FORTUNE - The results of Fortune's quarterly survey of Apple (AAPL) analysts are in, and the results are mixed -- in more ways than one.
The consensus among the 48 analysts we've heard from -- 27 pros and 21 amateurs -- is that revenues were up (about 3%) in fiscal Q4 and earnings down (about 6%) year over year.
The spread between the amateurs and pros was also mixed. The amateurs are more bullish on the top and bottom lines (revenue and earnings per share) -- thanks mostly to their iPhone and gross margin estimates. But the pros -- usually more cautious -- are more bullish on the iPad, the iPod, the Mac and iTunes.
As it happens, both the high and low revenue estimates came from Wall Street:
Top: FBN's Shelby Seyrafi: $39.18 billion (up 9% year over year)
Bottom: Cantor Fitzgerald's Brian White: $34.57 billion (down 4%)
We'll find out who was nearest the mark in each category when Apple reports its earnings after the markets close on Monday.
UPDATE, inspired by the discussion below: Analysts focus on Apple's Q1 2014 guidance.
Below: The individual analyst's Q4 estimates, with the pros in blue, the indies in green (plus Apple's high and low guidance numbers in red). I'll run my quarterly Earnings Smackdown after Monday's earnings call and plan to post the quarter's list of the best and worst analysts Tuesday morning.
The analysts' estimates range from 3.6 million to 5 million. Average: 4.26 million.
FORTUNE -- Apple's (AAPL) Mac sales haven't been hurt as much as Windows PC's have by the rise of tablets and smartphones. But Mac shipments peaked in late 2011, and the best Apple can probably hope for now is that they hold up better than everybody else's.
The analysts we polled in advance of Monday's fiscal fourth quarter earning report MOREPhilip Elmer-DeWitt - Oct 26, 2013 10:31 AM ET
The analysts' estimates range from 29 million to 38 million. Average: 33.4 million.
FORTUNE -- This is the number that matters.
The iPhone not only brings in the lion's share of Apple's (AAPL) revenue (51.4% in Q3), but it is rapidly replacing the Mac as the hub around which the rest of Apple's product line revolves.
Apple surprised Wall Street in the June quarter. The Street was expecting less than 5% unit sales MOREPhilip Elmer-DeWitt - Oct 25, 2013 10:38 AM ET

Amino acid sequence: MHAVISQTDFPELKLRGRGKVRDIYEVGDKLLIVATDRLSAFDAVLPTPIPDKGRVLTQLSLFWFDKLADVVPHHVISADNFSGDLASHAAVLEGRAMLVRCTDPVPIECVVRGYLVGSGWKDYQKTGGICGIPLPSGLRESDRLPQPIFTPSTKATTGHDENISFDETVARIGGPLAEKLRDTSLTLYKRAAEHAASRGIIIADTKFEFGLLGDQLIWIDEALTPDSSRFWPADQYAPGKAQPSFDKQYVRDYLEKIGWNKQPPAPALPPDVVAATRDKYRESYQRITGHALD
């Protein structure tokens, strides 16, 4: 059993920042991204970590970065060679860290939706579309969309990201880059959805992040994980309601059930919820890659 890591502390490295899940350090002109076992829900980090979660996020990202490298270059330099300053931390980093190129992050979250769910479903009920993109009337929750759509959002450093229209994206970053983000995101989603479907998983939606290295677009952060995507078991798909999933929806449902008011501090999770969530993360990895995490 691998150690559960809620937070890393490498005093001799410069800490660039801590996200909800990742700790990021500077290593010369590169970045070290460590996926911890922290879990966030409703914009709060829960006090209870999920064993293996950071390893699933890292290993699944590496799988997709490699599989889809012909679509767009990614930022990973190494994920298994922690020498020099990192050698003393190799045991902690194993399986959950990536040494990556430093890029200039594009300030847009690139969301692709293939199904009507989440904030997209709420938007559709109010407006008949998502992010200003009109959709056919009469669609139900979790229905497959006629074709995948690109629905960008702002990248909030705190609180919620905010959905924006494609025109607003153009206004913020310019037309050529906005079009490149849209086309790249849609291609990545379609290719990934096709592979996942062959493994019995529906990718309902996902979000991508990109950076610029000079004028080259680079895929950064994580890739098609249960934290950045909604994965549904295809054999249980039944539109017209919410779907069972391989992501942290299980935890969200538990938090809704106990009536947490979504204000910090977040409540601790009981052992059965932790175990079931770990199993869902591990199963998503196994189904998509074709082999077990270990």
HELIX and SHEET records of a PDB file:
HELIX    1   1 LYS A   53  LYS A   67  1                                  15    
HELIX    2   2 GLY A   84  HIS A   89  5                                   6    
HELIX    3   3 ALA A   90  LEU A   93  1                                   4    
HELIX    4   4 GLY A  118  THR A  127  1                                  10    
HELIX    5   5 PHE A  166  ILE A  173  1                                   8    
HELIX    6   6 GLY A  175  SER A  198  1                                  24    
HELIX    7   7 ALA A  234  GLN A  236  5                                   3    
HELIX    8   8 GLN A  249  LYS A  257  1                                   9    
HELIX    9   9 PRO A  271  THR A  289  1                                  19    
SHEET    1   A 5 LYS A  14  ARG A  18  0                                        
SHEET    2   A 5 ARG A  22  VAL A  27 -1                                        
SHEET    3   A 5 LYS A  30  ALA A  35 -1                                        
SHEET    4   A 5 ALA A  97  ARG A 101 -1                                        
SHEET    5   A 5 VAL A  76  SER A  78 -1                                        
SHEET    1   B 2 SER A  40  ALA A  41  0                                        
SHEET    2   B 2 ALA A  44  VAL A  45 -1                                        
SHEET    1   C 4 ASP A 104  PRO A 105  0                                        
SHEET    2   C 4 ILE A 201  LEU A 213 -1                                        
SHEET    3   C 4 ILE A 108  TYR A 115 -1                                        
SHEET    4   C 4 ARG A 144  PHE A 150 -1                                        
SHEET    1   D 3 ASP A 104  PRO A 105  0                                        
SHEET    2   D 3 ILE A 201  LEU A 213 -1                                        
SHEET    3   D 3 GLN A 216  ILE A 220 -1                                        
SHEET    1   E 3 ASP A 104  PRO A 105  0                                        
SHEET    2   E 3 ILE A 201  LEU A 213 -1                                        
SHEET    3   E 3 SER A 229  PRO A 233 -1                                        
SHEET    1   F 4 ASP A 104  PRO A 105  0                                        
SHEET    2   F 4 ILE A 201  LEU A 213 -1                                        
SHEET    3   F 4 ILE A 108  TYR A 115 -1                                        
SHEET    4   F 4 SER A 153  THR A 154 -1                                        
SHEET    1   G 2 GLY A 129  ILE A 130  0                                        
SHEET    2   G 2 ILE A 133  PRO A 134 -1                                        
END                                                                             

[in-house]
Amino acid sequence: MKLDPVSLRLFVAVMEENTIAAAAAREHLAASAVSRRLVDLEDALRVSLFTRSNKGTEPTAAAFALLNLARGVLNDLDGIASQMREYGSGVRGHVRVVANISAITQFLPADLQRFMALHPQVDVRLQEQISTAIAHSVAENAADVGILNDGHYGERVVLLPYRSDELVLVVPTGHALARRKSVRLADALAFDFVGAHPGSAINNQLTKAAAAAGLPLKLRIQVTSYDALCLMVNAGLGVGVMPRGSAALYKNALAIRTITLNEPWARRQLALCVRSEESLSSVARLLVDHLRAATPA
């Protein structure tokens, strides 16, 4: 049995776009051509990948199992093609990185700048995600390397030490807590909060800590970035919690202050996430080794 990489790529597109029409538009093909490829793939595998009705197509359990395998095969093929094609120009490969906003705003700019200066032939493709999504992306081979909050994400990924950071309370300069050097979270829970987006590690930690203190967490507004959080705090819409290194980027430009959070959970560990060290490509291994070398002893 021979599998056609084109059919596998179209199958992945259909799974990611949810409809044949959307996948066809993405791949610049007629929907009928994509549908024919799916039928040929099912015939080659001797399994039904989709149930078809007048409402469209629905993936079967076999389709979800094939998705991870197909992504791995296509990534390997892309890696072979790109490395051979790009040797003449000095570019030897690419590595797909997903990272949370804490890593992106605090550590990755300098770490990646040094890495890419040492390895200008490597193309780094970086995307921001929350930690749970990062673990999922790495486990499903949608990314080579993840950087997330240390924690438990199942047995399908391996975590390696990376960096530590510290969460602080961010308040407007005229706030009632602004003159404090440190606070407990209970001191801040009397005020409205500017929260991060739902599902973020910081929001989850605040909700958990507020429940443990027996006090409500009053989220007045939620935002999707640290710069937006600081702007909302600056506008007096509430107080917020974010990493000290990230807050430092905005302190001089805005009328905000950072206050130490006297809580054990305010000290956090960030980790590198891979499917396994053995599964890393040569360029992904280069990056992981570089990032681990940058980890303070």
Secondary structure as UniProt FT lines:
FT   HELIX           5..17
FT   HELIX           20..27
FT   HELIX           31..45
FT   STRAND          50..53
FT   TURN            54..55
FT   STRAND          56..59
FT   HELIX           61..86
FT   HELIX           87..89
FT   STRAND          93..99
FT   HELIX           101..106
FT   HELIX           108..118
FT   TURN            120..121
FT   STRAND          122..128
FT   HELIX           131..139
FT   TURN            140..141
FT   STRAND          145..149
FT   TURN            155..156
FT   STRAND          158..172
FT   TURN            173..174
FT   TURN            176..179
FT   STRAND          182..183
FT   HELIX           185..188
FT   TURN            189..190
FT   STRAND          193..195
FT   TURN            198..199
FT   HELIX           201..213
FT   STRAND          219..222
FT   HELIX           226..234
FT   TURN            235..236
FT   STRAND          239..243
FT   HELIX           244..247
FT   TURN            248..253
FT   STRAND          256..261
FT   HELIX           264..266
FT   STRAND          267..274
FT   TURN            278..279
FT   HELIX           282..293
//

The picture of an Apple device being disrupted by Apple itself.
FORTUNE -- It's easy to forget that only six years ago the iPod was Apple's (AAPL) biggest money maker, generating (in Q1 2007) more than 48% of the company's revenue. Now the iPod is almost an afterthought in quarterly reports dominated by the iPhone, iPad and Mac -- second-to-last among Apple's six revenue streams, below iTunes and above Accessories.
The last MOREPhilip Elmer-DeWitt - Apr 15, 2013 6:04 AM ET
The analysts' estimates range from 13 million to 21.7 million. The median is 18 million.
FORTUNE -- Credit where credit is due: The consensus among the professional Apple (AAPL) analysts we polled in January was that the company sold about 22.8 million iPads in the Christmas quarter. The company actually sold 22.86 million -- pretty darn close.
(About the independent analysts, whose estimates averaged 25.5 million and ranged as high as 32 MOREPhilip Elmer-DeWitt - Apr 10, 2013 11:29 AM ET
The forecasts range from 32.5 million to 42.5 million. Median estimate: 37 million.
FORTUNE -- iPhone sales were the big surprise this time last year.
Verizon (VZ) and AT&T (T) had just turned in disappointing activation numbers and the talking heads on CNBC were predicting that Apple (AAPL) would totally miss its revenue and earnings targets -- forgetting, apparently, that most iPhone sales take place overseas.
When Apple reported last April that it MOREPhilip Elmer-DeWitt - Apr 7, 2013 5:46 AM ET
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